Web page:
Finding Support as a Care Partner
Supporting a loved one with dementia is not easy; each experience is unique. It is important to remember, however, that you do not have to walk this path alone. The following is an excerpt from Mayo Clinic on Alzheimer’s Disease and Other Dementias on the types of support available to care partners.
Informal support can come from family, friends, neighbors, and faith communities. These groups often consist of people who knew your loved one before the onset of the disease.
You may count on them, for example, to make visits or take the person you are caring for to an activity. Their visits may be as valuable for you as they are for the person living with dementia because they keep you both socially connected.
Formal support includes any nonprofit or for-profit agency that provides assistance to individuals in caregiving settings. Home health agencies, community programs like classes, day programs, and elder care centers are all examples. Formal support also includes support groups.
There are several different types of formal support groups that each serve a slightly different purpose:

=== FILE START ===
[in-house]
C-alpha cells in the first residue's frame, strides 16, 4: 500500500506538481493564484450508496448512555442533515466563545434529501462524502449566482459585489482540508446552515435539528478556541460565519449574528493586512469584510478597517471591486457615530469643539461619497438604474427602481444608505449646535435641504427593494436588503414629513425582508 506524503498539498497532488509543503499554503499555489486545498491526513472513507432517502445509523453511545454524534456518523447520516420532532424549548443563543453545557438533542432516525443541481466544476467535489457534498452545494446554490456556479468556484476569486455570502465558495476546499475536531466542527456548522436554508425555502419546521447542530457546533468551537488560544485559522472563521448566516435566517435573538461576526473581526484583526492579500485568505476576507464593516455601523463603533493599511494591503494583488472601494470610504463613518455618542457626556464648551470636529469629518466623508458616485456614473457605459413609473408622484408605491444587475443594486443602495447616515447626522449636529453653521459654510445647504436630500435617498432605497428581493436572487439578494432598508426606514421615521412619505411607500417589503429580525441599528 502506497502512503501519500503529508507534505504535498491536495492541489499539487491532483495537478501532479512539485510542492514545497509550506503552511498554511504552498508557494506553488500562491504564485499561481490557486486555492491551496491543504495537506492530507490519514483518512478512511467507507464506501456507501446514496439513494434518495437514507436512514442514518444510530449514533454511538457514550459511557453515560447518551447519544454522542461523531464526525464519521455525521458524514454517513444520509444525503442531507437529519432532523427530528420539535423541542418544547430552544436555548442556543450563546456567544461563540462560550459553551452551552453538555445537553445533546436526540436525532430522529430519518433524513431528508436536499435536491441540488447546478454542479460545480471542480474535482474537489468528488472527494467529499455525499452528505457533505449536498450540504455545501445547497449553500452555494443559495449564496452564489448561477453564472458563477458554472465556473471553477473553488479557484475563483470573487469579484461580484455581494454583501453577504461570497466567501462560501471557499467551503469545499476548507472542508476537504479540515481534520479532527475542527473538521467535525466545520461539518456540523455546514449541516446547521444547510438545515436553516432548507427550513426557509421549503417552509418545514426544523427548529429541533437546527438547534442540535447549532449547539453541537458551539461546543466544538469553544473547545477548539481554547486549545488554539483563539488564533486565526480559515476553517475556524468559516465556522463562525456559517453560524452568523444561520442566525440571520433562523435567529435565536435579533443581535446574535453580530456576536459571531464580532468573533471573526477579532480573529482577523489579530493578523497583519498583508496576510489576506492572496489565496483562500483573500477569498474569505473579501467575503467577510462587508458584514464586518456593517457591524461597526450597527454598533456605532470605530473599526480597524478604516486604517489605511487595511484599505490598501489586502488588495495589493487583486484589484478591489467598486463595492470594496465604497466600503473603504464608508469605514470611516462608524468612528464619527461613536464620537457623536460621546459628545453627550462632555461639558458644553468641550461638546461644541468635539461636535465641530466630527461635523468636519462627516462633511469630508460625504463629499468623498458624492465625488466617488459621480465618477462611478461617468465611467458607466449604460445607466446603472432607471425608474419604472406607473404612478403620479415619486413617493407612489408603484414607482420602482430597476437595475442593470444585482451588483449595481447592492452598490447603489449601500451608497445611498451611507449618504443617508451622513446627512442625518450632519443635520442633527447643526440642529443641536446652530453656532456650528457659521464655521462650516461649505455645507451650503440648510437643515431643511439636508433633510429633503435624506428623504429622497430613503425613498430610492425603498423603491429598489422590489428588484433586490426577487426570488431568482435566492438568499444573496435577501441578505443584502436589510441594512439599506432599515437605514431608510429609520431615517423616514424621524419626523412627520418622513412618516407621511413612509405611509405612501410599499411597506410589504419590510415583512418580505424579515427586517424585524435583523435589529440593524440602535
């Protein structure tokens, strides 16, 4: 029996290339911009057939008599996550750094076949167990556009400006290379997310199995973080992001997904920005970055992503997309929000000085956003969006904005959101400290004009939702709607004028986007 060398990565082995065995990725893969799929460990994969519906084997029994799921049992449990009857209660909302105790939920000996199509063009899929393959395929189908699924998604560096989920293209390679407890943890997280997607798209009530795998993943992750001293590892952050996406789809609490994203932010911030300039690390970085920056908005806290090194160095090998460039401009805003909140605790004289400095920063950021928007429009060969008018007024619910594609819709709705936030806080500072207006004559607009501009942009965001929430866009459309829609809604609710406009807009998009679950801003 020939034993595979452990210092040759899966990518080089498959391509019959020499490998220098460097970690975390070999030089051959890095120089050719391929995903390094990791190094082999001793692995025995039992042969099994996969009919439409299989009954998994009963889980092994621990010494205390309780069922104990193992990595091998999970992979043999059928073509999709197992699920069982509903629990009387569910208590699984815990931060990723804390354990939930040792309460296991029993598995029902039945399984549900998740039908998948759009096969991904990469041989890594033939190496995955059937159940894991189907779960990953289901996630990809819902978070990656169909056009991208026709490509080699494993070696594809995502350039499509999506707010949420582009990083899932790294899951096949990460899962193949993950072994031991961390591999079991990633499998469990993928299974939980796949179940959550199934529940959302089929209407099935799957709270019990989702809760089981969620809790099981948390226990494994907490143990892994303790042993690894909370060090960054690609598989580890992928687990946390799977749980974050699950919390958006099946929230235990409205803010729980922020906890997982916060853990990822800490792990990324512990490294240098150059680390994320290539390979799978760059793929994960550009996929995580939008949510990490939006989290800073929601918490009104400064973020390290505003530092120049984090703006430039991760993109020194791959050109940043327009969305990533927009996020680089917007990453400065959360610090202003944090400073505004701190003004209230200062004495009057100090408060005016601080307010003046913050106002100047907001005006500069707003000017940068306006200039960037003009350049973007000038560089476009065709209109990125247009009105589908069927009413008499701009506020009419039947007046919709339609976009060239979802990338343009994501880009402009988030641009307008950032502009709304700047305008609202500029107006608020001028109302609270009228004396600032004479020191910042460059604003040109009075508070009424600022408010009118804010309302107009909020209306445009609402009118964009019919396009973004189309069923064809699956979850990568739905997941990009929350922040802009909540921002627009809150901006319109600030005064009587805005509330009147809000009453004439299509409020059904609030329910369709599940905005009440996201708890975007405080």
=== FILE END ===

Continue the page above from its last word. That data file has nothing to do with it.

- Disease-specific groups: These can be groups for care partners of people with dementia, but they can be more specific, like a group for Lewy body dementia or frontotemporal degeneration care partners.
- Relationship-specific groups: These groups might bring together people in specific caregiving situations or relationships. Examples include people caring for a spouse or partner, adult children caring for a parent, or men who are caregivers.
- Peer-led support groups: These groups are led by current or former care partners who share the same experience of caregiving.
- Groups led by a trained facilitator: The facilitator may be a social worker, wellness coach, clergy person, elder care provider, or another professional.
- Community meetups: These groups gather caregivers, persons with dementia, or both at a community location such as a coffee shop or library for the purpose of socialization.
- Educational: These groups are often centered on an educational topic with opportunities for learning, sharing and Q & A.
- Activity: These groups gather caregivers, persons with dementia, or both to engage in a shared experience such as visiting a museum, a creative project, or a singing group.
- Online and telephone caregiver groups: These groups offer support to people who cannot travel to a face-to-face meeting, or who need to talk to someone during off hours. You may find a variety of chatrooms, blogs, and support groups on the internet.
If you are looking for online support groups to join, our resources tab contains information for various disease-specific organizations that offer support.